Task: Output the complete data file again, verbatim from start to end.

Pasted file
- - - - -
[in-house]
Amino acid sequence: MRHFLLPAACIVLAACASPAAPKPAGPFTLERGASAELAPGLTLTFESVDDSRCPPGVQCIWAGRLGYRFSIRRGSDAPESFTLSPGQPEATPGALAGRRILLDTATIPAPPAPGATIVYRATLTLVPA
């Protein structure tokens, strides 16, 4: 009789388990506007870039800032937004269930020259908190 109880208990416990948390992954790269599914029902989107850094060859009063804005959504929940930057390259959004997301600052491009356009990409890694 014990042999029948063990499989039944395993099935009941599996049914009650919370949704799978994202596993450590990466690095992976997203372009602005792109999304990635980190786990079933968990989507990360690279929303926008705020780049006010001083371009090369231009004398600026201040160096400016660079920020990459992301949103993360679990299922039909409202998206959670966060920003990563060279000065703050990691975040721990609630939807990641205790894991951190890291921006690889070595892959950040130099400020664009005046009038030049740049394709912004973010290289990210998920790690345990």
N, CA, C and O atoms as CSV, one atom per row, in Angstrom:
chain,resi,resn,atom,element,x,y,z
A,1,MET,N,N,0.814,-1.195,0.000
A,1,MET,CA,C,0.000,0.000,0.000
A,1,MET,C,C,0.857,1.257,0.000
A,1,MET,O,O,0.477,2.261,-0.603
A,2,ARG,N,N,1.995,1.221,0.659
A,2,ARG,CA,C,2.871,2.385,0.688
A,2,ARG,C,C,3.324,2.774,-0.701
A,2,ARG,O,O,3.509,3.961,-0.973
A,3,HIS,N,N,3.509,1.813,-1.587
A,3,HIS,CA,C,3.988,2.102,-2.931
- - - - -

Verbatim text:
[in-house]
Amino acid sequence: MRHFLLPAACIVLAACASPAAPKPAGPFTLERGASAELAPGLTLTFESVDDSRCPPGVQCIWAGRLGYRFSIRRGSDAPESFTLSPGQPEATPGALAGRRILLDTATIPAPPAPGATIVYRATLTLVPA
């Protein structure tokens, strides 16, 4: 009789388990506007870039800032937004269930020259908190 109880208990416990948390992954790269599914029902989107850094060859009063804005959504929940930057390259959004997301600052491009356009990409890694 014990042999029948063990499989039944395993099935009941599996049914009650919370949704799978994202596993450590990466690095992976997203372009602005792109999304990635980190786990079933968990989507990360690279929303926008705020780049006010001083371009090369231009004398600026201040160096400016660079920020990459992301949103993360679990299922039909409202998206959670966060920003990563060279000065703050990691975040721990609630939807990641205790894991951190890291921006690889070595892959950040130099400020664009005046009038030049740049394709912004973010290289990210998920790690345990």
N, CA, C and O atoms as CSV, one atom per row, in Angstrom:
chain,resi,resn,atom,element,x,y,z
A,1,MET,N,N,0.814,-1.195,0.000
A,1,MET,CA,C,0.000,0.000,0.000
A,1,MET,C,C,0.857,1.257,0.000
A,1,MET,O,O,0.477,2.261,-0.603
A,2,ARG,N,N,1.995,1.221,0.659
A,2,ARG,CA,C,2.871,2.385,0.688
A,2,ARG,C,C,3.324,2.774,-0.701
A,2,ARG,O,O,3.509,3.961,-0.973
A,3,HIS,N,N,3.509,1.813,-1.587
A,3,HIS,CA,C,3.988,2.102,-2.931